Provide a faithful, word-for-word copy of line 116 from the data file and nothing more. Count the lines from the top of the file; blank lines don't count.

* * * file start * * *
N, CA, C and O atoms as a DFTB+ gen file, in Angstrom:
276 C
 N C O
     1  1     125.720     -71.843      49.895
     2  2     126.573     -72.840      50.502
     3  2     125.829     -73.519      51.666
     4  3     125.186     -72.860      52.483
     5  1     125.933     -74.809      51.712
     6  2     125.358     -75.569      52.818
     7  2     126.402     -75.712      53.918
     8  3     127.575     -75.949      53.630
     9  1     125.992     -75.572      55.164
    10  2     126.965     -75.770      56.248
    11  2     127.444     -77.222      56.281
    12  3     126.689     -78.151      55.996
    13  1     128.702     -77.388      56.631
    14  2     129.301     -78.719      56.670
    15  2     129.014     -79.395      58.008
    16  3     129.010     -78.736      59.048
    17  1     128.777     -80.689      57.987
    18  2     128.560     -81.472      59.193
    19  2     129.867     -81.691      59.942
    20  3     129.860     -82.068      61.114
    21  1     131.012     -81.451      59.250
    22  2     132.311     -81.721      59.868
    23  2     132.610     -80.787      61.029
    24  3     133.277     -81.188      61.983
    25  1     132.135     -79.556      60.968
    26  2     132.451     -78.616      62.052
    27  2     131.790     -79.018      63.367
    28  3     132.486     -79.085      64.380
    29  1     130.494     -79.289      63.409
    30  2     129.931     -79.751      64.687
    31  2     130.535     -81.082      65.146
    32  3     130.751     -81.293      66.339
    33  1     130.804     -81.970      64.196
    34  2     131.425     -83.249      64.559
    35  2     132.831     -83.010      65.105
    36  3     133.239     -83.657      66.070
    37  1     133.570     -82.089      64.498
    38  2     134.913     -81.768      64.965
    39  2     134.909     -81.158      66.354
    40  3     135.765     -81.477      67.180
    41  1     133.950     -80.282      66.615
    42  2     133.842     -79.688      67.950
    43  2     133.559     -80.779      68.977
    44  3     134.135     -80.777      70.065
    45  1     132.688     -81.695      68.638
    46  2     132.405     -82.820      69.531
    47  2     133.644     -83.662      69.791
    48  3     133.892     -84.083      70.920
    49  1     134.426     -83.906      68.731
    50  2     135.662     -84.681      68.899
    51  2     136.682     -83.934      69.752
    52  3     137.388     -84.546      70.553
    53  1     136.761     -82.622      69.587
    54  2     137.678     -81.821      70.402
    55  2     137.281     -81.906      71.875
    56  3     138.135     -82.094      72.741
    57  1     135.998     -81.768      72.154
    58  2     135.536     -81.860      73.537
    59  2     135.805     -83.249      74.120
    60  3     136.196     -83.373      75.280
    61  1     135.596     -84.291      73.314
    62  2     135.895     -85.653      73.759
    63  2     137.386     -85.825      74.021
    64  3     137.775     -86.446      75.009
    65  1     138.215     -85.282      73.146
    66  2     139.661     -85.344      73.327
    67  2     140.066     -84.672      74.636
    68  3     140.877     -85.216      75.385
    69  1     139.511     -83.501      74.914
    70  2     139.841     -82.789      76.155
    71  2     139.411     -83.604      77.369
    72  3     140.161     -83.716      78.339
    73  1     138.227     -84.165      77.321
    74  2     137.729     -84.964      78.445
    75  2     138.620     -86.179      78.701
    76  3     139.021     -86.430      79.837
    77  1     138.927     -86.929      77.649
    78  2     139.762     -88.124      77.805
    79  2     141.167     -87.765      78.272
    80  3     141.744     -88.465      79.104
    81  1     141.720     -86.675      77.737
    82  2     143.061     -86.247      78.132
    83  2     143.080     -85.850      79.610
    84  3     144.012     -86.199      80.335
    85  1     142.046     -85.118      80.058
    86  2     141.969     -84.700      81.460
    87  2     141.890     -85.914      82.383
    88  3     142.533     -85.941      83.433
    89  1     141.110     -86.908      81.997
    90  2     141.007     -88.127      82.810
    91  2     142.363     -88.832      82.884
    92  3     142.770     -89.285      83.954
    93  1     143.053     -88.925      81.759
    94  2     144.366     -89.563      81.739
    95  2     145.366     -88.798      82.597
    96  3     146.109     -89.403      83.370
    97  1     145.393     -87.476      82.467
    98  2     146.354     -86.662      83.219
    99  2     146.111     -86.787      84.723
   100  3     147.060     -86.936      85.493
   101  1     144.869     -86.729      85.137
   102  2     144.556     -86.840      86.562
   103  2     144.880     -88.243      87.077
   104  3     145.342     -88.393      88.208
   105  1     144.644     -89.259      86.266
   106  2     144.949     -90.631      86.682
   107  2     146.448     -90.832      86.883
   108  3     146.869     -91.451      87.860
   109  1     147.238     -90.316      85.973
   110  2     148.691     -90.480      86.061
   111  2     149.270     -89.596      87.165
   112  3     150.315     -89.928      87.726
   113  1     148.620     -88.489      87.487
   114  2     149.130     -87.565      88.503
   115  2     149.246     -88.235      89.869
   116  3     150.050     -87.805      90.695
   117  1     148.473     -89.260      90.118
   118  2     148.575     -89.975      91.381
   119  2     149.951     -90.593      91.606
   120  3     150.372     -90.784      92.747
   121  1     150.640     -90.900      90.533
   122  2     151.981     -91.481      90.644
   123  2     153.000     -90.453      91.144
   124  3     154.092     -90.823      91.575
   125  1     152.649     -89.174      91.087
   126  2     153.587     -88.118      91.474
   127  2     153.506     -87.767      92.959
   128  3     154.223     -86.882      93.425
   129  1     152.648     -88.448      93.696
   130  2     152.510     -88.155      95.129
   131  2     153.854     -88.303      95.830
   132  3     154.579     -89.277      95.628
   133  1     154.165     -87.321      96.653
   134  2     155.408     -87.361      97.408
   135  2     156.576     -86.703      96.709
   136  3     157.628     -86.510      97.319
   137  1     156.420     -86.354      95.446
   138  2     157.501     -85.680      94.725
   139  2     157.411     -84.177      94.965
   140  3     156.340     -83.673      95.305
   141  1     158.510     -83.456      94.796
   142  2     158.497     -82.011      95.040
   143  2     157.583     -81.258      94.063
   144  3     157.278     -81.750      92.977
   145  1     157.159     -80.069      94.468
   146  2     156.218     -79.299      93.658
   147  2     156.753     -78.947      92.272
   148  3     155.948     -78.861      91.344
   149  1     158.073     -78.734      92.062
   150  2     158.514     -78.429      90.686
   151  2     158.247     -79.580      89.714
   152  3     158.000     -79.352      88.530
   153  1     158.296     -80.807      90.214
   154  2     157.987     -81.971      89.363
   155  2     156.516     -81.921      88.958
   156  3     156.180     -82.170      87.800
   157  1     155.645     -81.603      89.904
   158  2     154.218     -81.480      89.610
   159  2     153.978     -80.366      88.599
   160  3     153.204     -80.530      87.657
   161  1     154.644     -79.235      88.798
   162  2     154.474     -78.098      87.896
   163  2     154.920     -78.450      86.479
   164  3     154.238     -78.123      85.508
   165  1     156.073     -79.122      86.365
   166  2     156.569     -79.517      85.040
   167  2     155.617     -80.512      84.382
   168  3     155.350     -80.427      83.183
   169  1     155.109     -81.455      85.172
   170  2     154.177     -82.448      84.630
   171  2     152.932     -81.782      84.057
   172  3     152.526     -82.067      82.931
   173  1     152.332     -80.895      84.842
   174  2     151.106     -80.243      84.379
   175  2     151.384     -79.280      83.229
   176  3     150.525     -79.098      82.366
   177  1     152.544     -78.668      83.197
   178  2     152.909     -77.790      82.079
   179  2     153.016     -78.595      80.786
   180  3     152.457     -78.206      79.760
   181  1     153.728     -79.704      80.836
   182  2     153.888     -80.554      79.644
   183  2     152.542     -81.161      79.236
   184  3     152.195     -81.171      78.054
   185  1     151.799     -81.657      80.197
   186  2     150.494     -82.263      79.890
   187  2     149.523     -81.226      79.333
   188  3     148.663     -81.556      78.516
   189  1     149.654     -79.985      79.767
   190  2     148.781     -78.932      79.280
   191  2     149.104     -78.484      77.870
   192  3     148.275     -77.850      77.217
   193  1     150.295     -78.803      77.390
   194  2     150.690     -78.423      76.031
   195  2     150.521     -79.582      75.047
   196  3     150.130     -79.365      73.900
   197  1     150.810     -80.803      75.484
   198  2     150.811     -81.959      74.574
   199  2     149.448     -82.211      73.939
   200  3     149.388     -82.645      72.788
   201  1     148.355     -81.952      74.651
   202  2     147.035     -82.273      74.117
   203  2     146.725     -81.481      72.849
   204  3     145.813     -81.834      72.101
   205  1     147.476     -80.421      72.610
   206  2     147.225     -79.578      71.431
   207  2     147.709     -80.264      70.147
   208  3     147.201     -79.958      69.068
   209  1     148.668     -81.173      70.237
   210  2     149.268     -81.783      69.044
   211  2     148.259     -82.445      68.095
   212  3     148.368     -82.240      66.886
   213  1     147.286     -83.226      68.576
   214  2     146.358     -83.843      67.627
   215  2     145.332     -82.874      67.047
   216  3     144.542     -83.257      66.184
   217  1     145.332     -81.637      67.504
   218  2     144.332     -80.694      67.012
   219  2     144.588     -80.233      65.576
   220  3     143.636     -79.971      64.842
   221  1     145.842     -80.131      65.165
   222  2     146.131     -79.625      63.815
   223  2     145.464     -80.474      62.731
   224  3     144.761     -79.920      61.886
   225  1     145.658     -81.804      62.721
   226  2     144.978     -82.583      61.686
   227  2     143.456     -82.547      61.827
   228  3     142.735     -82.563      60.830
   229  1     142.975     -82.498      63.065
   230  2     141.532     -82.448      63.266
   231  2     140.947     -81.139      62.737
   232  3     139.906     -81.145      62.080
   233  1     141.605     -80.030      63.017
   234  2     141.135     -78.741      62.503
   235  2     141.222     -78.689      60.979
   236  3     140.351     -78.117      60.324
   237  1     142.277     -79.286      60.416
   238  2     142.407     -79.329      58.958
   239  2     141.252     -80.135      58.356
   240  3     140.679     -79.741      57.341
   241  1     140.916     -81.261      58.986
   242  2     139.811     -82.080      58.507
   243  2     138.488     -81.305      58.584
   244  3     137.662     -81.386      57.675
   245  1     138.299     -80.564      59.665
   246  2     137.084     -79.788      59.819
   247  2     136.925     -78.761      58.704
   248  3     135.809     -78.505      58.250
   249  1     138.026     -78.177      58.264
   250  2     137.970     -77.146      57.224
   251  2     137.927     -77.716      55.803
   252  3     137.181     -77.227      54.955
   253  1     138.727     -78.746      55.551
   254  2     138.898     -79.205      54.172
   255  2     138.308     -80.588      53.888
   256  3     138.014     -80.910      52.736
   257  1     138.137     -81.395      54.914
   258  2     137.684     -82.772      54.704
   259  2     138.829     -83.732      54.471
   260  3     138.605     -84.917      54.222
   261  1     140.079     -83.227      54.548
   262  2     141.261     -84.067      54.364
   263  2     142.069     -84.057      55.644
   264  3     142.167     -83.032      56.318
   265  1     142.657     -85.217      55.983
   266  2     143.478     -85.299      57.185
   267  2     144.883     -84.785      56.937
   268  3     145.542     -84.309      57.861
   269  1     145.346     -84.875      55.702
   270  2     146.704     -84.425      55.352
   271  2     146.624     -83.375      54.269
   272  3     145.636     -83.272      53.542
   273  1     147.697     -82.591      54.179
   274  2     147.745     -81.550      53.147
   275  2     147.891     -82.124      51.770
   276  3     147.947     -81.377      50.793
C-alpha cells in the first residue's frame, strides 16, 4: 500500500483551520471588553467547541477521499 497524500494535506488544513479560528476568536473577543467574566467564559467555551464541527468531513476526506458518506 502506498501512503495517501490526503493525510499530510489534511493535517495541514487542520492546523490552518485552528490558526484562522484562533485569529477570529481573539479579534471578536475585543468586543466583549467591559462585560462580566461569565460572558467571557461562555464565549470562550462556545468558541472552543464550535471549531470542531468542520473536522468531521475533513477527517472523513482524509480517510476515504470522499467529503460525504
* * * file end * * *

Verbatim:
   113  1     148.620     -88.489      87.487